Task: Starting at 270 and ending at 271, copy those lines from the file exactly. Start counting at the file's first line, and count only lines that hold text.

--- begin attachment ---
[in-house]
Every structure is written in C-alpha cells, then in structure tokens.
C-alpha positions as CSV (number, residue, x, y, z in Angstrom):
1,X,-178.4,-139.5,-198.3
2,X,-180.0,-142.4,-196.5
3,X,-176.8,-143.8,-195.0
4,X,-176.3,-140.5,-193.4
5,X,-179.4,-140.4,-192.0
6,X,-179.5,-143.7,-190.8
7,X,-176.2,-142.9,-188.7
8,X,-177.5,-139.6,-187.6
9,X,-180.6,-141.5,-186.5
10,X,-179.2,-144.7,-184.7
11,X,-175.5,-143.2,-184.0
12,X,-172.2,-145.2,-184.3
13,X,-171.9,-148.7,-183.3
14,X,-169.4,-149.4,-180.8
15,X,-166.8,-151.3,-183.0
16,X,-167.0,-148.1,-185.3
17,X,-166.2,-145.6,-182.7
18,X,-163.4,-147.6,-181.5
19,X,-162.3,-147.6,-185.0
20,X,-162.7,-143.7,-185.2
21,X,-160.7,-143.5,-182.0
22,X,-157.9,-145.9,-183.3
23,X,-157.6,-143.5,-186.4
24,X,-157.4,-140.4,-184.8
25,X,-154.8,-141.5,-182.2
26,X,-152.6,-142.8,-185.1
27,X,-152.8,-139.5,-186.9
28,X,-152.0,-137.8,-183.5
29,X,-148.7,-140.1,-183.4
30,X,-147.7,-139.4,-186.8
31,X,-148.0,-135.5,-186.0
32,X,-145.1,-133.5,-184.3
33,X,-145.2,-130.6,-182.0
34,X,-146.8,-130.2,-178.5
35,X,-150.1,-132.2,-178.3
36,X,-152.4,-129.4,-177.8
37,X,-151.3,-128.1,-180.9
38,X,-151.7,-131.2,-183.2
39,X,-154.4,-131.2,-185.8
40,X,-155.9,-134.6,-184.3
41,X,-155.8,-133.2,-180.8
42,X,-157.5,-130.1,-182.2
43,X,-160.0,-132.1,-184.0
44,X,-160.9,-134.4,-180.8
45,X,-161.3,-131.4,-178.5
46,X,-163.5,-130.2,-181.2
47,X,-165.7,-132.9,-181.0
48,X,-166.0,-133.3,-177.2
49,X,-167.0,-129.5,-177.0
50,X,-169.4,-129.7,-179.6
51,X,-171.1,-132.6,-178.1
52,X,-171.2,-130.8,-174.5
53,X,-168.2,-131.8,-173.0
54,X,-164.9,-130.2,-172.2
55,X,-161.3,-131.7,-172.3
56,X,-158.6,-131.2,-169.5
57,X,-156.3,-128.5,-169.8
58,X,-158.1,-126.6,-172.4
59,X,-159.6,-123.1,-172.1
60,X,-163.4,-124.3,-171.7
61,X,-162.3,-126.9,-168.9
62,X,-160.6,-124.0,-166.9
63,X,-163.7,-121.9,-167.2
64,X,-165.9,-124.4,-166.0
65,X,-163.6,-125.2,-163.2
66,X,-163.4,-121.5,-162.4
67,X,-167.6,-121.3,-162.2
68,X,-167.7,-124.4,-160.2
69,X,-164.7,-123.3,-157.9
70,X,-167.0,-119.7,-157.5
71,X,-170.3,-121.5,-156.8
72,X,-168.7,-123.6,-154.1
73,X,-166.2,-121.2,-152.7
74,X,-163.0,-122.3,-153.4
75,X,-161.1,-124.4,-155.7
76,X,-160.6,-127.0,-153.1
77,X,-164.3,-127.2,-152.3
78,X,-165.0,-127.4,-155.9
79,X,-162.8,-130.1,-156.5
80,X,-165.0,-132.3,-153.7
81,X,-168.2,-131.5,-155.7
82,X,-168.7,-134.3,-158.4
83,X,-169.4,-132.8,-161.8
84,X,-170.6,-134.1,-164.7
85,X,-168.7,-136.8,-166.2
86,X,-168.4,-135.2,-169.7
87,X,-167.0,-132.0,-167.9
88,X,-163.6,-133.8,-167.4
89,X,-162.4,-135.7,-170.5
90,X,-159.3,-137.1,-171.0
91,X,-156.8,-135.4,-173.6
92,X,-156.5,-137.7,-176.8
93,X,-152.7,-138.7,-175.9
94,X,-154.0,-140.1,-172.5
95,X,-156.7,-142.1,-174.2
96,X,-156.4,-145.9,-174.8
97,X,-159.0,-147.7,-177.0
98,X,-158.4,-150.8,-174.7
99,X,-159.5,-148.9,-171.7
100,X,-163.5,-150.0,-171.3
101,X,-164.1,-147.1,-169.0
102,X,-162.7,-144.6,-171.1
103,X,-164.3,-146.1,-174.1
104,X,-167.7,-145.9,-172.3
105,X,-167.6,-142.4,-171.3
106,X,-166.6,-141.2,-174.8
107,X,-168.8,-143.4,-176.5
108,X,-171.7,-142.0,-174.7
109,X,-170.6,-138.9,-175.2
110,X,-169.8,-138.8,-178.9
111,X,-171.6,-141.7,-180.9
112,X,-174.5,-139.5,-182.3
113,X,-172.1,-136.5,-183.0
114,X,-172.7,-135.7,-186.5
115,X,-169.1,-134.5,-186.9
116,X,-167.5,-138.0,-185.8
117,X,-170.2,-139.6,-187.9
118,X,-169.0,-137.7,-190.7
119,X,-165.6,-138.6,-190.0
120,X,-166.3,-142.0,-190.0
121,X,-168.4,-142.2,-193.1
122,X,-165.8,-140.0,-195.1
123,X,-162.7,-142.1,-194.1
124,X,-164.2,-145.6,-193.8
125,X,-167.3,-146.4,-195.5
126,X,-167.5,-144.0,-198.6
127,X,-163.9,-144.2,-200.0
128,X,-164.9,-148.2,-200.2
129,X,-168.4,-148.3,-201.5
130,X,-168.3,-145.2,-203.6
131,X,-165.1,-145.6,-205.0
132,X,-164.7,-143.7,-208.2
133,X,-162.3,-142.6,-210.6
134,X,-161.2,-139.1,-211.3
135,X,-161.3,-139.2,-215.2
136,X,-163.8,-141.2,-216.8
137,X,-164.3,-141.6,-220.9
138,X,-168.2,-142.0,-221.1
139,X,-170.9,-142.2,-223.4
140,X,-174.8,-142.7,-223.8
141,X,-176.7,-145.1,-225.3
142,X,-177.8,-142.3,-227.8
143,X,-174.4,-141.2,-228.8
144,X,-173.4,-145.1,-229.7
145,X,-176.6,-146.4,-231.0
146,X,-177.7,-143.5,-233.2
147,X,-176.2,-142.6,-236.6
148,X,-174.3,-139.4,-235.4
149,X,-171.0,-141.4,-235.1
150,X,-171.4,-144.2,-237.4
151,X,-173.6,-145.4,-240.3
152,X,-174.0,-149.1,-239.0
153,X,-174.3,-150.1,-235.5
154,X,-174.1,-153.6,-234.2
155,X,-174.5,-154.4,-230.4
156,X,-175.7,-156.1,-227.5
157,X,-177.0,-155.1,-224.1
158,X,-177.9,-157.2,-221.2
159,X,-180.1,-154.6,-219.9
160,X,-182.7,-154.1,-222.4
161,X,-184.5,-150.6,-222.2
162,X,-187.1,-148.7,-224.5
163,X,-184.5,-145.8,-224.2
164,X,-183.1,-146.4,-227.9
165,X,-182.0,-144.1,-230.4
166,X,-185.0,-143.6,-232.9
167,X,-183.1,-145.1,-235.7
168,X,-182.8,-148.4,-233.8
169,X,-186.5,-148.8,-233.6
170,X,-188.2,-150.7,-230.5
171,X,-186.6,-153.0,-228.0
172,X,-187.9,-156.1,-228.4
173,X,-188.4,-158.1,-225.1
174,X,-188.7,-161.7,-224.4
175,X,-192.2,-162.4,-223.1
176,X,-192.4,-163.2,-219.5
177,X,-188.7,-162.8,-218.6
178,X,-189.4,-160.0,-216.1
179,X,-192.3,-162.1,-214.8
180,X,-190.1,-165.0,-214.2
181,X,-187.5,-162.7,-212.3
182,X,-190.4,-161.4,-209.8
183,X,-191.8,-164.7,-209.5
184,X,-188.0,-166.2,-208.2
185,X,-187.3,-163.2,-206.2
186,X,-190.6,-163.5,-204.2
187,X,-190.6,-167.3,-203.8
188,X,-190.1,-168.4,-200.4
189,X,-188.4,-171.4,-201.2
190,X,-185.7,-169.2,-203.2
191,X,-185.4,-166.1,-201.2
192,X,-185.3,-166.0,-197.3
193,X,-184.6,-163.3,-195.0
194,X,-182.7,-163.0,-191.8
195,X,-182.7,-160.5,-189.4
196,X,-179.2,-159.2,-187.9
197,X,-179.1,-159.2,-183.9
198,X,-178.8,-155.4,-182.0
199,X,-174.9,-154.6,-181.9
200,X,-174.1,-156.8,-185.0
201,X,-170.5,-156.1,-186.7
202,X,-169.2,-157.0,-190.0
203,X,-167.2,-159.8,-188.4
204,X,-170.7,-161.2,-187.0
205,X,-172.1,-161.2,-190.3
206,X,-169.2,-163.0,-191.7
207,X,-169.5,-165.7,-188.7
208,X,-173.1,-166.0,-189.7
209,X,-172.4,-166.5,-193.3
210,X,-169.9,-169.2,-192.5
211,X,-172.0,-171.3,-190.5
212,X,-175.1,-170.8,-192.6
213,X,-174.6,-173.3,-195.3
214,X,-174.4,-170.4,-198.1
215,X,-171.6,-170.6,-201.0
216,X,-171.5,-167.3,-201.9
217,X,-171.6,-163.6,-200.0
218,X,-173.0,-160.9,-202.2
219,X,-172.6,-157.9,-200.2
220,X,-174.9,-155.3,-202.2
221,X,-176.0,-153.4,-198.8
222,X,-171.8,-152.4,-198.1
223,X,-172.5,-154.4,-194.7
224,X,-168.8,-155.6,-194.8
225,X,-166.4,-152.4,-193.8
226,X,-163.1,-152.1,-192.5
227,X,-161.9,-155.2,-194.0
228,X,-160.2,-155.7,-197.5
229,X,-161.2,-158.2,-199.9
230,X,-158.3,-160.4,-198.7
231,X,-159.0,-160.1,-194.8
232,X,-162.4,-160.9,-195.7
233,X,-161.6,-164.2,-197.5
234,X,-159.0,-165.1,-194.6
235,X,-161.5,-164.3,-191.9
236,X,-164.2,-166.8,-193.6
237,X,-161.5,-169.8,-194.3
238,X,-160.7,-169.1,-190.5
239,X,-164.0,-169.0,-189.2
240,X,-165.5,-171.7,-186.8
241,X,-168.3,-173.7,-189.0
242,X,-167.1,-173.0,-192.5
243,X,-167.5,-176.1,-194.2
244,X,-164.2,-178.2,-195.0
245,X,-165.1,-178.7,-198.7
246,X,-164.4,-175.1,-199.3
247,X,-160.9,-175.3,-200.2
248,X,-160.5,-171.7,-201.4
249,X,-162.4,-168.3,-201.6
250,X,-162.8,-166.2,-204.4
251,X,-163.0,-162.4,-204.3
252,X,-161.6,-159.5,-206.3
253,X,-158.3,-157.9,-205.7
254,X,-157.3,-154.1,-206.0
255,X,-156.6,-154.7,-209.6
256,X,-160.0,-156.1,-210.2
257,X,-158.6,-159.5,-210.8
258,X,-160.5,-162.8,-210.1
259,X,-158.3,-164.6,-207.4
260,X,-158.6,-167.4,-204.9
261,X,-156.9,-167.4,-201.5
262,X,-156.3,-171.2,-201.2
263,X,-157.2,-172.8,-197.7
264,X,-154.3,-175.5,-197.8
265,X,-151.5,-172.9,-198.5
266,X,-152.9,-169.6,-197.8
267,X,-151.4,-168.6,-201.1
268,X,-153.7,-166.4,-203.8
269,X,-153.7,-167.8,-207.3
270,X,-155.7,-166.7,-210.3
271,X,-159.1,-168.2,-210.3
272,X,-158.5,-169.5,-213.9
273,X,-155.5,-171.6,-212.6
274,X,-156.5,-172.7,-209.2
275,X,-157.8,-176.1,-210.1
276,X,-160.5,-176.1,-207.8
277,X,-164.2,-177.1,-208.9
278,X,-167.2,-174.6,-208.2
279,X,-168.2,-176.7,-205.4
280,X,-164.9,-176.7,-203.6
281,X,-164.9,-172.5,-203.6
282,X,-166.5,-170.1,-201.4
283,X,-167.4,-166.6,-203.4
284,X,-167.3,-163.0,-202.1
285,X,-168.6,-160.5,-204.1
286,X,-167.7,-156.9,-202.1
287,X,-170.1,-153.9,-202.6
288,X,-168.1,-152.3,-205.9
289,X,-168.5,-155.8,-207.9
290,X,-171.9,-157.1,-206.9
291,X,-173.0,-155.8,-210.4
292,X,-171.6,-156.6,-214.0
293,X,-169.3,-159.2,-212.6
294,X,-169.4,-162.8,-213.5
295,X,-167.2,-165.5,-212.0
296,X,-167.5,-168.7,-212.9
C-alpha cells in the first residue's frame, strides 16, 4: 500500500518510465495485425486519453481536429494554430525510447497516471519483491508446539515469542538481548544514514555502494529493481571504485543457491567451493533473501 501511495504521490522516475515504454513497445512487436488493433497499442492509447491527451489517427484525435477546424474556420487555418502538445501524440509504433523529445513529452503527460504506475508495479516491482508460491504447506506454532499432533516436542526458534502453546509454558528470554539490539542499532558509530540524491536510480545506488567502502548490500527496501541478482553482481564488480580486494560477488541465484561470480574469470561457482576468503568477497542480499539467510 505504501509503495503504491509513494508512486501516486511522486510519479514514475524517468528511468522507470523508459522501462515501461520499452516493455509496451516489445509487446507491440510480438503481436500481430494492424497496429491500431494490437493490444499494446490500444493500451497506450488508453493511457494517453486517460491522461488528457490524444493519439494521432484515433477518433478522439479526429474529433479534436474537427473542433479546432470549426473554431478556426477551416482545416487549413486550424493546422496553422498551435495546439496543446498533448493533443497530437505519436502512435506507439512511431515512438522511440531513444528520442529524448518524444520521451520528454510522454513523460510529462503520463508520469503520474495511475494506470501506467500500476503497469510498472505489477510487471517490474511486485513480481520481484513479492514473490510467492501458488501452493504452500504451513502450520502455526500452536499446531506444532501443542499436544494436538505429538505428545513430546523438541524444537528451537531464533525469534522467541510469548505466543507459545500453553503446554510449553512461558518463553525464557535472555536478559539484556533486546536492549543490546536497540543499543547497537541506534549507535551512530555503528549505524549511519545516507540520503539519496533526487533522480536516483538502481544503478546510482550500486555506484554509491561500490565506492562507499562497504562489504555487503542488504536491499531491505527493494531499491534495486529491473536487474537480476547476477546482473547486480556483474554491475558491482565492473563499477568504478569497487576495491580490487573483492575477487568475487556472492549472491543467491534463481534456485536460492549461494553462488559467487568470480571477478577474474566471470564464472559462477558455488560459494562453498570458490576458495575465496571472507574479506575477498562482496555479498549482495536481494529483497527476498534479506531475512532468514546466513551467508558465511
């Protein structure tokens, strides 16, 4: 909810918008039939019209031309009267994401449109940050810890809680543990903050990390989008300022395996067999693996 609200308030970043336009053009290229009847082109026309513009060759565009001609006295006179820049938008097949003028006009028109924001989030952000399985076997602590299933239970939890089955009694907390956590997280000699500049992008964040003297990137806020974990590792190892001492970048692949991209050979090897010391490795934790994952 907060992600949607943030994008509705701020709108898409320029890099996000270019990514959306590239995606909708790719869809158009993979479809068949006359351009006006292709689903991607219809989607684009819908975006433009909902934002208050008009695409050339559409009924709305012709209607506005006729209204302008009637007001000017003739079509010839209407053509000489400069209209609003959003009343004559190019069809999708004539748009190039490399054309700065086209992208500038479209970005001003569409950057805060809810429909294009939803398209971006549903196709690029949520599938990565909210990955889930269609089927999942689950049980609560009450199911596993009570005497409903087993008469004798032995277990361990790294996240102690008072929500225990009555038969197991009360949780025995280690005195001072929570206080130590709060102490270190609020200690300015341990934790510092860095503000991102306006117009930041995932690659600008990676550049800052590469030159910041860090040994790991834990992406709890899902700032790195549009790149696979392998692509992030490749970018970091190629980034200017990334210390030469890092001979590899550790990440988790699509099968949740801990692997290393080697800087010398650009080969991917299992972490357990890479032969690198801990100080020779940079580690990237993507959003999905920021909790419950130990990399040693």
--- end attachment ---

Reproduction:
267,X,-151.4,-168.6,-201.1
268,X,-153.7,-166.4,-203.8